“An agarose gel electrophoresis is used to run, study and analyze restriction digestion results. Here is a complete guide on restriction digestion gel results analysis for beginners and seasoned scientists.”
Restriction digestion is a process of cleaving a DNA. An endonuclease does this job using the recognition site present on the target DNA. In our previous article, I have explained the entire story of the present technique. Go and check out that article first.
Restriction digestion results are a bit tricky and different than PCR results. Therefore, some level of expertise is required to understand the results. But don’t worry, after reading this article, you can do it by yourself.
In this article, I will explain restriction gestion gel, the results and the analysis part with a hypothetical example and some real gel images.
Restriction digestion gel:
A restriction digestion gel is a standard agarose gel and runs using the horizontal gel electrophoresis unit. Usually, the fragments produced by RE are smaller than the PCR products and thus, run on the 3% agarose gel instead of 2% PCR gel.
On the standard 2% PCR agarose gel, we can’t run smaller fragments efficiently. It may diffuse or fade. By running on 3% agarose gel, for at least 1 hour, we can get excellent results and separation in digestion experiments.
Note that restriction digestion PCR products, plasmids or library fragments can be run on only 2.5 to 3% agarose gel. The gel can be analyzed on a UV transilluminator or gel doc system.
Note that care must be taken and standard SOP must be followed while using the UV transilluminator.
Restriction digestion results:
Now to understand the results, let’s take an example. Consider that we performed an RFLP experiment and our PCR product is 300 bp. Now consider that we are digesting the PCR product with the EcoR1 REase.
Before moving ahead, if you want to learn more about REases you can read this article first: What are Restriction Enzymes? Top 10 Restriction Enzymed Used in Genetic Engineering.
Assume that the ECoR1 has a single recognition site on the 300 bp fragment and After digestion, we will get 70 and 230 bp fragments. Now in this case we will get two types of results,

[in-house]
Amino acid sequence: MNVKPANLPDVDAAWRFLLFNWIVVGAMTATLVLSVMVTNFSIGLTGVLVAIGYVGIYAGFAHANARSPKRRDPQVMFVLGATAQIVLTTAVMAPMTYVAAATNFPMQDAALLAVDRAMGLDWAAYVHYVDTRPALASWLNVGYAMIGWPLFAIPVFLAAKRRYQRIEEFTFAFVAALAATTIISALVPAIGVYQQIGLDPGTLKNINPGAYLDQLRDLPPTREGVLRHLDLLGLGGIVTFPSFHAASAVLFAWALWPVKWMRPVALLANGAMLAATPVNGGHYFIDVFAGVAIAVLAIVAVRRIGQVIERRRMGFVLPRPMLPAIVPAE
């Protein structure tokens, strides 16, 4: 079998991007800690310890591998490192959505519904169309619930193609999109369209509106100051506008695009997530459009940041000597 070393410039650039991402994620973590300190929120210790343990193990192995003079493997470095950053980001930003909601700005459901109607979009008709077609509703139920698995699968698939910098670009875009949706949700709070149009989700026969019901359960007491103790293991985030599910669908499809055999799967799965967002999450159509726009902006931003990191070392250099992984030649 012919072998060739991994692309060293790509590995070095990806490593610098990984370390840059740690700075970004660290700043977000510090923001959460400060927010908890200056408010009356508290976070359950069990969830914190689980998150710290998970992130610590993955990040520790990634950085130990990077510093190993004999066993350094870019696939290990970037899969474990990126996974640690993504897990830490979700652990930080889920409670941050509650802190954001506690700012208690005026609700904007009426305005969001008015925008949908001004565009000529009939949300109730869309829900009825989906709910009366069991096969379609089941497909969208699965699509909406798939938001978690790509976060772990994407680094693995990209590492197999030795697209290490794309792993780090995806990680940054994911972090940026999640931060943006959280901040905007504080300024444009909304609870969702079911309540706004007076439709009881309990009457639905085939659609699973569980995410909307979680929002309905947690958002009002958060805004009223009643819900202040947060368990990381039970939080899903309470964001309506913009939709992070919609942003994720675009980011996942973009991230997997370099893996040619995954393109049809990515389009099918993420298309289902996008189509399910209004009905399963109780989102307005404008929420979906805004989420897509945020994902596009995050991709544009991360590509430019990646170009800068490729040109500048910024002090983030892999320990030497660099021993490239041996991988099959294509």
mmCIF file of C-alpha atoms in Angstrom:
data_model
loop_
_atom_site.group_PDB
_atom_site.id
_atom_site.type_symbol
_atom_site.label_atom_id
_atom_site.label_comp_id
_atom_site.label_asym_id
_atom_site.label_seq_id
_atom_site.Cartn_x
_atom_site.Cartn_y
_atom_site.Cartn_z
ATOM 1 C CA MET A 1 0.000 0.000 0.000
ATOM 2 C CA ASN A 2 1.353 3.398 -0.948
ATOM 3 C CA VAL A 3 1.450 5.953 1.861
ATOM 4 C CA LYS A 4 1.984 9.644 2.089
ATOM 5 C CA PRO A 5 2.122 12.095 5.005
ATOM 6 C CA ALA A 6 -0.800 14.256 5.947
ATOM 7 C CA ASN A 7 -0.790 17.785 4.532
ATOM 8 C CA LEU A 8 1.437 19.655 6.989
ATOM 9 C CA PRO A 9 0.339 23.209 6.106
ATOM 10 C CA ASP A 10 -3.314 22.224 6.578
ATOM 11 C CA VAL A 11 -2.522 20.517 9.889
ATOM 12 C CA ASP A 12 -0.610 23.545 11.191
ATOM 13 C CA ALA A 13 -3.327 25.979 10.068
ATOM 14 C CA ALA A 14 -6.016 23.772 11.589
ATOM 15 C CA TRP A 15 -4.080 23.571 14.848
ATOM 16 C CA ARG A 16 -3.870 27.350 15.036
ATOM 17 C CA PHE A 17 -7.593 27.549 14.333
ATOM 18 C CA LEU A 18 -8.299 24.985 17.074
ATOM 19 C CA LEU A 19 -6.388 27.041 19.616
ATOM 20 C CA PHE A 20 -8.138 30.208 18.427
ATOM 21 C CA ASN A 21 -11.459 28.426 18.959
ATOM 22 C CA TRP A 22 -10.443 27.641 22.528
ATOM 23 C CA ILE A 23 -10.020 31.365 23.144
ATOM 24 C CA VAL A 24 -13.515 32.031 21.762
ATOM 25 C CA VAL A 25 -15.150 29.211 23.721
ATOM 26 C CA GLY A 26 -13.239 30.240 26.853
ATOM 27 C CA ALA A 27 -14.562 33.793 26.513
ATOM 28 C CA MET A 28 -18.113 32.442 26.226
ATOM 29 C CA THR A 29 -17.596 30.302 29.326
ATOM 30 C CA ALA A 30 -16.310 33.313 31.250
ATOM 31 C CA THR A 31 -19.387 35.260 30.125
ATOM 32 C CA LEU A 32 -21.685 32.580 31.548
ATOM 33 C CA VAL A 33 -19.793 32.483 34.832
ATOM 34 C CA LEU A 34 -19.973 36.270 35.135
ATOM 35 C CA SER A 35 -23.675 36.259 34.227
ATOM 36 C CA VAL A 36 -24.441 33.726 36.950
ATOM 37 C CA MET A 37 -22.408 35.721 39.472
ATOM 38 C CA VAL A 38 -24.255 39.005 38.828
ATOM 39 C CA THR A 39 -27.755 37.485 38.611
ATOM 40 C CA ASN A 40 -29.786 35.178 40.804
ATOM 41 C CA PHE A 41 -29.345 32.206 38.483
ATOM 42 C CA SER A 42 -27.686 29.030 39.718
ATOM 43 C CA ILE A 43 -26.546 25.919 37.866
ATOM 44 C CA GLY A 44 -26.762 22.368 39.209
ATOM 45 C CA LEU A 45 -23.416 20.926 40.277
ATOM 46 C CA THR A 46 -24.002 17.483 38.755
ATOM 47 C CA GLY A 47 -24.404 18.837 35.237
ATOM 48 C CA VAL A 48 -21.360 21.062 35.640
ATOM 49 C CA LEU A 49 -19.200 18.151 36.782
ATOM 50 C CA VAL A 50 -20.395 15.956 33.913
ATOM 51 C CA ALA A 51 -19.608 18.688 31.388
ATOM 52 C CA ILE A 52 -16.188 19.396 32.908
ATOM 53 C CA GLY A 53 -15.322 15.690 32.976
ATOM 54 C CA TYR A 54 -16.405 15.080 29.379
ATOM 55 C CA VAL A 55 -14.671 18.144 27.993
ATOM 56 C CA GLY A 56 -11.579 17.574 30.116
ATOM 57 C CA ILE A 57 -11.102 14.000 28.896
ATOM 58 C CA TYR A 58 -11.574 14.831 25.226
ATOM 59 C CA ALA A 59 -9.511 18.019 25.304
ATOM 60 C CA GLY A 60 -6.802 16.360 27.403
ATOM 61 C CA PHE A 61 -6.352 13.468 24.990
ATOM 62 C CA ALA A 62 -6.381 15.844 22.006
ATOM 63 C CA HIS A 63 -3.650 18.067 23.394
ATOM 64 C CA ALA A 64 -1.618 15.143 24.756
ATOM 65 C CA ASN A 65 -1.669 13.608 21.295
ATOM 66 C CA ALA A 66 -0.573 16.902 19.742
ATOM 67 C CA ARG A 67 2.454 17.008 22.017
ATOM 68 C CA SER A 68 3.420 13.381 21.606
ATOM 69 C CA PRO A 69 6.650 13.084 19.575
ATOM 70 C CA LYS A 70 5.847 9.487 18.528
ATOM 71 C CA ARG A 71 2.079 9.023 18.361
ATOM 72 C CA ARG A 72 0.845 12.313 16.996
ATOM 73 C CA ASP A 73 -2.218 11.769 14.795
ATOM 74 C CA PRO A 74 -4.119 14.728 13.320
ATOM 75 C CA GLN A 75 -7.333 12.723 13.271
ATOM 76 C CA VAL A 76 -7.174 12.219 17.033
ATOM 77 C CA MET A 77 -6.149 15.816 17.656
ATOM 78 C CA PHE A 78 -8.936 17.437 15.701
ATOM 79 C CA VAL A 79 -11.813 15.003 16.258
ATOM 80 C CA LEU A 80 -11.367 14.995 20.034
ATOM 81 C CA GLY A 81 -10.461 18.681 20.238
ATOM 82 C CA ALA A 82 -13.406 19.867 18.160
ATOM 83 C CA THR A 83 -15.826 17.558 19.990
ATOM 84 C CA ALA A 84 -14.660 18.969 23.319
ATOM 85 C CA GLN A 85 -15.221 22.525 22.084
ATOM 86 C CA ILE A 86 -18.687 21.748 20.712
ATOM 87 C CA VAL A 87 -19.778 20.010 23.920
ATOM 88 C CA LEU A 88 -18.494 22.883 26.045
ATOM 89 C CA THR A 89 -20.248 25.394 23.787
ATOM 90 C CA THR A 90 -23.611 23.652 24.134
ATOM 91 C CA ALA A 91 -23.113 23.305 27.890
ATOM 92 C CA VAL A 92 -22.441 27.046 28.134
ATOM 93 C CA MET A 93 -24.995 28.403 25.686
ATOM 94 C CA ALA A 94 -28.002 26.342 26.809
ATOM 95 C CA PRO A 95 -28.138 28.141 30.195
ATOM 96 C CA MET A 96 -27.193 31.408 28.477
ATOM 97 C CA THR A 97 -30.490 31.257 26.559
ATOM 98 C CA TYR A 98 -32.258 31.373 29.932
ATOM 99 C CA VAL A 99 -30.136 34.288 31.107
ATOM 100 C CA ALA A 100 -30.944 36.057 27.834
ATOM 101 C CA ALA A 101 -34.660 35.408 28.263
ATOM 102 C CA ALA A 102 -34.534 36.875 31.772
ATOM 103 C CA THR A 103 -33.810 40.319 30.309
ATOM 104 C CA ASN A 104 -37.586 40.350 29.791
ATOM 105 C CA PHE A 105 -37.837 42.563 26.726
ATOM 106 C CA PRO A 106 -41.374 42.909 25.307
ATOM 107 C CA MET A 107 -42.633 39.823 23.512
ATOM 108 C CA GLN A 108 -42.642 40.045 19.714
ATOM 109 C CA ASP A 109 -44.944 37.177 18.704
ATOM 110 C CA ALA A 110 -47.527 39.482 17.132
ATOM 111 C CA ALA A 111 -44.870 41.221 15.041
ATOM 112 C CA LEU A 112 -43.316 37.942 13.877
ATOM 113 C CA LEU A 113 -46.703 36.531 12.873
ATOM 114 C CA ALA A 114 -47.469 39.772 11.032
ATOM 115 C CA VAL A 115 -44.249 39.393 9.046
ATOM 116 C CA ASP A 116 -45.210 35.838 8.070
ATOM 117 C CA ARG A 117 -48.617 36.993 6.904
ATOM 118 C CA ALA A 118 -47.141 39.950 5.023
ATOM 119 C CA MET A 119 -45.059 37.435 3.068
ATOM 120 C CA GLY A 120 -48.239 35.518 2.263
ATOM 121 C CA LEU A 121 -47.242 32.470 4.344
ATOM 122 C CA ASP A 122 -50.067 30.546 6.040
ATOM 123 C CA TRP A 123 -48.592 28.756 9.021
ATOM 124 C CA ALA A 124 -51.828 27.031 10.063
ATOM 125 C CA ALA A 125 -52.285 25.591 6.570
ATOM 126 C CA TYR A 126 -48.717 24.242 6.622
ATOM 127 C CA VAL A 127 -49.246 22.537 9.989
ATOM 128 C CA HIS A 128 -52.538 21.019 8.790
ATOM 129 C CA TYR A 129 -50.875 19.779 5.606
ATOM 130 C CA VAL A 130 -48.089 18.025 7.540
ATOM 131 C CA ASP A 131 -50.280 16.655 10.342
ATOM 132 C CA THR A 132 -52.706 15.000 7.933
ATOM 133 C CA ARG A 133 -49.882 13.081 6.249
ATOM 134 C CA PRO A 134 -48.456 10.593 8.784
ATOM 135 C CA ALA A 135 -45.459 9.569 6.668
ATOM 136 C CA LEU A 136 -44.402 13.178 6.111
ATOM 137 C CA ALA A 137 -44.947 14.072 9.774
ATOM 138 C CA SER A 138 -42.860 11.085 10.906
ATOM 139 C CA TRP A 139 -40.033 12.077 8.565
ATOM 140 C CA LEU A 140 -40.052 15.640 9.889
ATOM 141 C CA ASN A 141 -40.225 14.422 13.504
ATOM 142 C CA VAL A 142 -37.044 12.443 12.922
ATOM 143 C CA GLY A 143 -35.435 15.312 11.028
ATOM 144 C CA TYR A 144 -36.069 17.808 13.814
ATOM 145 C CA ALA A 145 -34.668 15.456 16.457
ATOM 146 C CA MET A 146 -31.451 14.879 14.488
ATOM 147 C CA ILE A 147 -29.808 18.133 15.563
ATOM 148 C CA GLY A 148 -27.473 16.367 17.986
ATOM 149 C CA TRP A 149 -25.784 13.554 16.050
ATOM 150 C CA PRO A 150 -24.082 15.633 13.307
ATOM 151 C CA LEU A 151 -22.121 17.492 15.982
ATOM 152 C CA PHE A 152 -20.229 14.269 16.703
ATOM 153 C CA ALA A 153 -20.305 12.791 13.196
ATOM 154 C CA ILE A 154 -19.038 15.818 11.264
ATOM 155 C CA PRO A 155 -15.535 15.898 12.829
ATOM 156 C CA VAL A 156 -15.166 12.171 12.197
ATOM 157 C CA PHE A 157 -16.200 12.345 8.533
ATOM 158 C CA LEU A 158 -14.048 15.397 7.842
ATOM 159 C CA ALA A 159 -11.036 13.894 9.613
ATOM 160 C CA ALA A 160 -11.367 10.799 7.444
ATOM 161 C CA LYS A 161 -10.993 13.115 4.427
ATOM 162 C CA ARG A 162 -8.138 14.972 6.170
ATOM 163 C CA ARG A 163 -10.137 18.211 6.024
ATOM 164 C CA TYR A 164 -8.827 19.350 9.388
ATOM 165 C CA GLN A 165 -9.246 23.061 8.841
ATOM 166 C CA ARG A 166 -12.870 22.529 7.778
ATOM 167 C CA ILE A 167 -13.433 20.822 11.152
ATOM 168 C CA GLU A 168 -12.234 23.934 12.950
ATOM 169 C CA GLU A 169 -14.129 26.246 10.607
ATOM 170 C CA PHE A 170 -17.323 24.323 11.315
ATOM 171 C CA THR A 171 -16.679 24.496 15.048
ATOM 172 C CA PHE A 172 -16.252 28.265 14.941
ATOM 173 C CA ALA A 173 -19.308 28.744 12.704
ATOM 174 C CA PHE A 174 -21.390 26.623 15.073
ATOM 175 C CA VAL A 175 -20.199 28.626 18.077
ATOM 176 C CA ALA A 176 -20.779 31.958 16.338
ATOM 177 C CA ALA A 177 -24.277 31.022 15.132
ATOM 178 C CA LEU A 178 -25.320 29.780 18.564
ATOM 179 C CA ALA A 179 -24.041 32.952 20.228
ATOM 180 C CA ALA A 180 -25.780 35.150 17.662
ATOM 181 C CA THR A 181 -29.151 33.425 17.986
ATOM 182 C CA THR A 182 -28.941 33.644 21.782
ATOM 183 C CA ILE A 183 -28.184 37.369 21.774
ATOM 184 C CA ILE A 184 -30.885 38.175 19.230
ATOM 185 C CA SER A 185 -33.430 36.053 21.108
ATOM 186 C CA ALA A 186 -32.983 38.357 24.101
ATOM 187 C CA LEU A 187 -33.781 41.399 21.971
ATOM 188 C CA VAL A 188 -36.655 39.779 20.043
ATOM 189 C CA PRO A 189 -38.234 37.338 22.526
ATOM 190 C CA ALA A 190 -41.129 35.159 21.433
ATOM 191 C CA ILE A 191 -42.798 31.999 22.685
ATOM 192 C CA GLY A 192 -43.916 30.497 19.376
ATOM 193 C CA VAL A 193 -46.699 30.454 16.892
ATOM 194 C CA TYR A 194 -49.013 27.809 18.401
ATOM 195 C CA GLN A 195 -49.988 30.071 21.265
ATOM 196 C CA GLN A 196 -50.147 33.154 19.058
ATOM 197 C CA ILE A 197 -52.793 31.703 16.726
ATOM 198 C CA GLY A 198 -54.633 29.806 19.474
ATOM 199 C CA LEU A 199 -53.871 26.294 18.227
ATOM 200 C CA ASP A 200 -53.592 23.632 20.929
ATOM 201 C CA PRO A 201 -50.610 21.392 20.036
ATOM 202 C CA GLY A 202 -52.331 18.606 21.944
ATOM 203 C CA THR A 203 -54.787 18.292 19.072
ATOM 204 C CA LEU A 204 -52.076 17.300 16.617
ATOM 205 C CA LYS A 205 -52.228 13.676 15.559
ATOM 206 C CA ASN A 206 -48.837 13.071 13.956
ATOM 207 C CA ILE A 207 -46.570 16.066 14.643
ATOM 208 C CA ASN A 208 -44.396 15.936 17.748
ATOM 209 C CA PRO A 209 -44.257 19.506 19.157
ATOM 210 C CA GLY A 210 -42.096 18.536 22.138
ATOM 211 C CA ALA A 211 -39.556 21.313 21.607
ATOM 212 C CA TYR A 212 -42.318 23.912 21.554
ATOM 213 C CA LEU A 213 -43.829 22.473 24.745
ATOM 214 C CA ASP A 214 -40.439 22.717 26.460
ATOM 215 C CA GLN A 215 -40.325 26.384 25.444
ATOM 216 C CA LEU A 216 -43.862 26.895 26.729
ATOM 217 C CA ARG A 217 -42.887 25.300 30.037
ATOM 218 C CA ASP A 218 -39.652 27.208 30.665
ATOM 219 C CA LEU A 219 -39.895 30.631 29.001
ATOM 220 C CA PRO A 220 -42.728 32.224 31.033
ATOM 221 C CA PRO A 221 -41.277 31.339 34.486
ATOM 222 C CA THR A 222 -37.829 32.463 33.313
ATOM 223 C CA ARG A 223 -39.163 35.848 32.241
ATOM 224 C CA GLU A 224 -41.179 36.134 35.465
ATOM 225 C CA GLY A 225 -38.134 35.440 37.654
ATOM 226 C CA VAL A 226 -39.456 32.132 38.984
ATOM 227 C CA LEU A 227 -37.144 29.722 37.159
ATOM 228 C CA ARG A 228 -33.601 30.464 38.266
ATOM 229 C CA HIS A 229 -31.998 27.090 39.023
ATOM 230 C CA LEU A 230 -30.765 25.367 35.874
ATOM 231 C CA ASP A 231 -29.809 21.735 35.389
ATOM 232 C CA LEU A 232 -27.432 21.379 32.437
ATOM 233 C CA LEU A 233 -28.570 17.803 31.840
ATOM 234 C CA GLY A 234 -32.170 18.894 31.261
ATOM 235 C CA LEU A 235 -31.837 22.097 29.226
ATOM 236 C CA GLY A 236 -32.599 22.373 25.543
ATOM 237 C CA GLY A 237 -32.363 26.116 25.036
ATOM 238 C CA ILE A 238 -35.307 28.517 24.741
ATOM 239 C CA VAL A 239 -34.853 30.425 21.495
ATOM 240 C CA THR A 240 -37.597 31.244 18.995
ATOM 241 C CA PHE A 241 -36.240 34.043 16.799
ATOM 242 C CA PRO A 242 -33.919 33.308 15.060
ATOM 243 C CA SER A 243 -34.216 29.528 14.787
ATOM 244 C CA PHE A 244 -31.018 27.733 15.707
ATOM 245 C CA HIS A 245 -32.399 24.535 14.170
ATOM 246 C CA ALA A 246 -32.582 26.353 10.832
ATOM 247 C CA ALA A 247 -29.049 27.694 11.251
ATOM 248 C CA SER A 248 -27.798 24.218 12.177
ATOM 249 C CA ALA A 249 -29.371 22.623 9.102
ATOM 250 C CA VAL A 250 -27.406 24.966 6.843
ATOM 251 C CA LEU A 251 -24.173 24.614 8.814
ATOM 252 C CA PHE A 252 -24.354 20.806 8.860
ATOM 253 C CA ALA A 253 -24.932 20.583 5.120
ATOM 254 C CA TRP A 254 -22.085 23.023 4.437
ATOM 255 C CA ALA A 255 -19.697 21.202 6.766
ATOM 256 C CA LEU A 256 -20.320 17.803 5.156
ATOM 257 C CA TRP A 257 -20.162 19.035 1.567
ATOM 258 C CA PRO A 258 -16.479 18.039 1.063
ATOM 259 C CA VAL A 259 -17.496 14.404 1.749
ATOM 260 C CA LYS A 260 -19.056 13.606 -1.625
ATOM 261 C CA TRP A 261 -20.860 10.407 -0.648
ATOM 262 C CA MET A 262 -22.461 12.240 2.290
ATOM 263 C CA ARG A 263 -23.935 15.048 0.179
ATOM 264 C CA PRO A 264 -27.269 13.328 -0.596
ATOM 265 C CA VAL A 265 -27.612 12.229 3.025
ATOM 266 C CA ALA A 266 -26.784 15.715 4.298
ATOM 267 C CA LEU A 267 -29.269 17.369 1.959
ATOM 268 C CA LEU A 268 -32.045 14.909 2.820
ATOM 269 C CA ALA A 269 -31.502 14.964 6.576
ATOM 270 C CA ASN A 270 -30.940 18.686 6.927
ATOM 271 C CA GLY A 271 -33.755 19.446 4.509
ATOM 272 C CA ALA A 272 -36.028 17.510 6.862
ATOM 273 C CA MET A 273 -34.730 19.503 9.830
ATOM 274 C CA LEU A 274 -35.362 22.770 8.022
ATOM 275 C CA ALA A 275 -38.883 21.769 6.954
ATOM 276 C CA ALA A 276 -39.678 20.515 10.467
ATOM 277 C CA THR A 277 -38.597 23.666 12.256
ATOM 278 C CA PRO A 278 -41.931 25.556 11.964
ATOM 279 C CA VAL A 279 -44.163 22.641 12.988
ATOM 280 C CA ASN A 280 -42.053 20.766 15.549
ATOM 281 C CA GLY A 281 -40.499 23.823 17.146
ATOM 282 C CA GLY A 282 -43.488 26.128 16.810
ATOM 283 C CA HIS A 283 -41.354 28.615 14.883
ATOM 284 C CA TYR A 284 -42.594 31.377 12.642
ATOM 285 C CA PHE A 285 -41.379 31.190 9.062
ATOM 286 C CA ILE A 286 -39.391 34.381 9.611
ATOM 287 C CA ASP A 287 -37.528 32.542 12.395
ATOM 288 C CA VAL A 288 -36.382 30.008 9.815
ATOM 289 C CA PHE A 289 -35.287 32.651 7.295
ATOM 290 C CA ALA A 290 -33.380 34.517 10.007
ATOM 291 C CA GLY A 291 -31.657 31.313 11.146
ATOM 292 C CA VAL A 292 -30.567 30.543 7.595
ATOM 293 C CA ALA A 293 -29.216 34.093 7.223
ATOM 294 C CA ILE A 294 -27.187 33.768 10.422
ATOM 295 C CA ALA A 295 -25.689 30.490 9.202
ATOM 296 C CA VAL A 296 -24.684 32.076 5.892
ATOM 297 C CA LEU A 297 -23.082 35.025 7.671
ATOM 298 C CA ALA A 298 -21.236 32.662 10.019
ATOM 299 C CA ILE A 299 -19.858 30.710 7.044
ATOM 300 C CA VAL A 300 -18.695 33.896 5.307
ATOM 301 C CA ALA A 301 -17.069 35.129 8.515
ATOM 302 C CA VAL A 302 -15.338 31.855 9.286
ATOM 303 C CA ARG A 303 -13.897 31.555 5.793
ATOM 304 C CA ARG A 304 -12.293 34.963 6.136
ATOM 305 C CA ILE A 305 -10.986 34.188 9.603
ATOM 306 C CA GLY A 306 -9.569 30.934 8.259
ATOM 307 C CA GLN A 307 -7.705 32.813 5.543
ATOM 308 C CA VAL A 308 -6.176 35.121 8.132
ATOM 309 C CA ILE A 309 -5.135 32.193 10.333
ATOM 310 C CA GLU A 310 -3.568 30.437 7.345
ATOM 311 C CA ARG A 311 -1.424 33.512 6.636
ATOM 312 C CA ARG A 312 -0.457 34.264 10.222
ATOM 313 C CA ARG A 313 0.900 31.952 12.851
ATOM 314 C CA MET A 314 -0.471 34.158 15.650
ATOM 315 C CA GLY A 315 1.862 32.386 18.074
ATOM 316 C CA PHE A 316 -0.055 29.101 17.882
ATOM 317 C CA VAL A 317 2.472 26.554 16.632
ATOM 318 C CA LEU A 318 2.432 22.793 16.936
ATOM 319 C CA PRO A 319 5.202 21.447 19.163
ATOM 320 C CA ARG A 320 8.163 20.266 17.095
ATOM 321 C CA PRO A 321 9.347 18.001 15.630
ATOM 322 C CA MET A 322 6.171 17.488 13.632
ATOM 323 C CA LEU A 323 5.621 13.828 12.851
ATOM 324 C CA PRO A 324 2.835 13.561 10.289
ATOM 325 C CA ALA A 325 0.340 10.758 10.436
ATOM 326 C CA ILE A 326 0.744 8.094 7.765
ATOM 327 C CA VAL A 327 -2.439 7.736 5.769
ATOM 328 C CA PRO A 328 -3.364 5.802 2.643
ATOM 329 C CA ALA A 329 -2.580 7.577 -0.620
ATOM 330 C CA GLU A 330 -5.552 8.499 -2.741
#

- Two separate bands of 70 bp and 230 bp in case of digestion.
- An intact 300 bp fragment in case of no- digestion.
The hypothetical representation of the present scenario is given in the figure above. In a gel, we will get three types of results. Note that here, the REase will cut our wild-type allele and not the mutant-type allele, thus,
- Two separate DNA bands of 270 bp and 30 bp will be observed in the homozygous wild-type condition as both the alleles possess the recognition site.
- A single dominant DNA band of 300 bp will be observed in the homozygous mutant condition as both alleles lack the recognition site (possibly due to the mutation).
- Three different bands of 300 bp, 270 bp and 30 bp will be observed in the heterozygous condition as both mutant and wild-type alleles are present.
This is a simple understanding of a restriction digestion gel. It might be possible that some REase may cut the mutant allele and not the wild type and should contain more than a single recognition site.
It entirely depends on how you select the restriction endonuclease enzyme for your experiment. Now let’s analyze our hypothetical gel and then discuss a few results that I have.
Restriction digestion results analysis:
In our hypothetical gel Image, 6 different samples are loaded in the gel.
The first lane is the molecular marker or DNA ladder of 1000 bp. You can use a 2500 or 3000-bp DNA ladder. Again, that depends on the largest size of the fragment you have. For instance– if you have a 1000 or 1200 bp fragment for digestion, use a 2000 or 3000 bp DNA ladder.
The second lane as we said, is for homozygous wild type sample.
The third lane is for a heterozygous sample.
The fourth lane is for the homozygous mutant-type sample.
The fifth lane is for the control. Usually, we load the PCR product as an external control.
This is a gel plate of one experiment in which we have digested the DNA with NIaIII REase. Upon digestion of a 400 bp fragment, we got 225 and 175 bp fragments. The homozygous and heterozygous conditions are explained in the figure.
This one is a bit different image. The sample is digested with MspI REase. In the homozygous normal condition (lanes 2 and 7) 196 bp and 70 bp fragments appear. Sample 3 is a homozygous mutant sample that only contains intact 266 bp fragments.
The rest of the samples (4, 5, 6 and 8) are heterozygous and contain 266, 196 and 70 bp DNA fragments. However, the gel is not in good condition, and the 70 bp fragment doesn’t appear. An additional fragment of 56 bp is also observed here.
Tips for Restriction Digestion Gel Analysis:
- Always select a good restriction enzyme with minimum recognition sites.
- The target sequence should be at least 1000 bp long so that we can get decent banding patterns.
- Run a gel on 3% gel to get a good resolution and banding pattern.
Related article: 6 Optimization to Improve Genotyping.
Restriction digestion is an amazing molecular genetic technique for genotyping. Particularly, the RFLP (Restriction Digestion Length Polymorphism) is a popular technique in which we use digestion.
Keep in mind the result’s efficiency and clarity depend on how you choose the REase. If you have a report of restriction digestion, you certainly observe these things in the reports.
I hope this small content will help you in your genetic learning. Read more related articles on this topic and strengthen your molecular genetic knowledge.